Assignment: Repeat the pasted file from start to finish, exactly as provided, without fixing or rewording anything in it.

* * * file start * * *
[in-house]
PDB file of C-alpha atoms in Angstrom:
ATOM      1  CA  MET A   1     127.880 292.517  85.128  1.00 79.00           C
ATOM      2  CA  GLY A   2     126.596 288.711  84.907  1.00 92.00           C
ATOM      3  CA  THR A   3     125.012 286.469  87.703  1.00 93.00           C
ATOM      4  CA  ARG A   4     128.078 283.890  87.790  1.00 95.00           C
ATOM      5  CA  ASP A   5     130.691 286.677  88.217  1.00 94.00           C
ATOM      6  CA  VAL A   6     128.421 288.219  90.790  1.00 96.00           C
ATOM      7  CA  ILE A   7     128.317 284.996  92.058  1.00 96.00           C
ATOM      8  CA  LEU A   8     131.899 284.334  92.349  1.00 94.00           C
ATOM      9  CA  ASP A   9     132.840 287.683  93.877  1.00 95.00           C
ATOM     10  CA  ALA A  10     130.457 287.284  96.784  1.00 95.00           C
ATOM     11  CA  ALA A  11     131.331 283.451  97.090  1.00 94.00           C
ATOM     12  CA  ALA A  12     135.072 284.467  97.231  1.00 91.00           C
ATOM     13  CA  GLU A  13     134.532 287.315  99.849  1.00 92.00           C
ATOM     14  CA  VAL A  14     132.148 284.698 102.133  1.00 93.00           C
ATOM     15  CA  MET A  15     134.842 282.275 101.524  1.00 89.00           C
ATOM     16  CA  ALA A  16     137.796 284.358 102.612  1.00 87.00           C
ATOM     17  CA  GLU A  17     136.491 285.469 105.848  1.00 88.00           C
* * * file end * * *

[in-house]
PDB file of C-alpha atoms in Angstrom:
ATOM      1  CA  MET A   1     127.880 292.517  85.128  1.00 79.00           C
ATOM      2  CA  GLY A   2     126.596 288.711  84.907  1.00 92.00           C
ATOM      3  CA  THR A   3     125.012 286.469  87.703  1.00 93.00           C
ATOM      4  CA  ARG A   4     128.078 283.890  87.790  1.00 95.00           C
ATOM      5  CA  ASP A   5     130.691 286.677  88.217  1.00 94.00           C
ATOM      6  CA  VAL A   6     128.421 288.219  90.790  1.00 96.00           C
ATOM      7  CA  ILE A   7     128.317 284.996  92.058  1.00 96.00           C
ATOM      8  CA  LEU A   8     131.899 284.334  92.349  1.00 94.00           C
ATOM      9  CA  ASP A   9     132.840 287.683  93.877  1.00 95.00           C
ATOM     10  CA  ALA A  10     130.457 287.284  96.784  1.00 95.00           C
ATOM     11  CA  ALA A  11     131.331 283.451  97.090  1.00 94.00           C
ATOM     12  CA  ALA A  12     135.072 284.467  97.231  1.00 91.00           C
ATOM     13  CA  GLU A  13     134.532 287.315  99.849  1.00 92.00           C
ATOM     14  CA  VAL A  14     132.148 284.698 102.133  1.00 93.00           C
ATOM     15  CA  MET A  15     134.842 282.275 101.524  1.00 89.00           C
ATOM     16  CA  ALA A  16     137.796 284.358 102.612  1.00 87.00           C
ATOM     17  CA  GLU A  17     136.491 285.469 105.848  1.00 88.00           C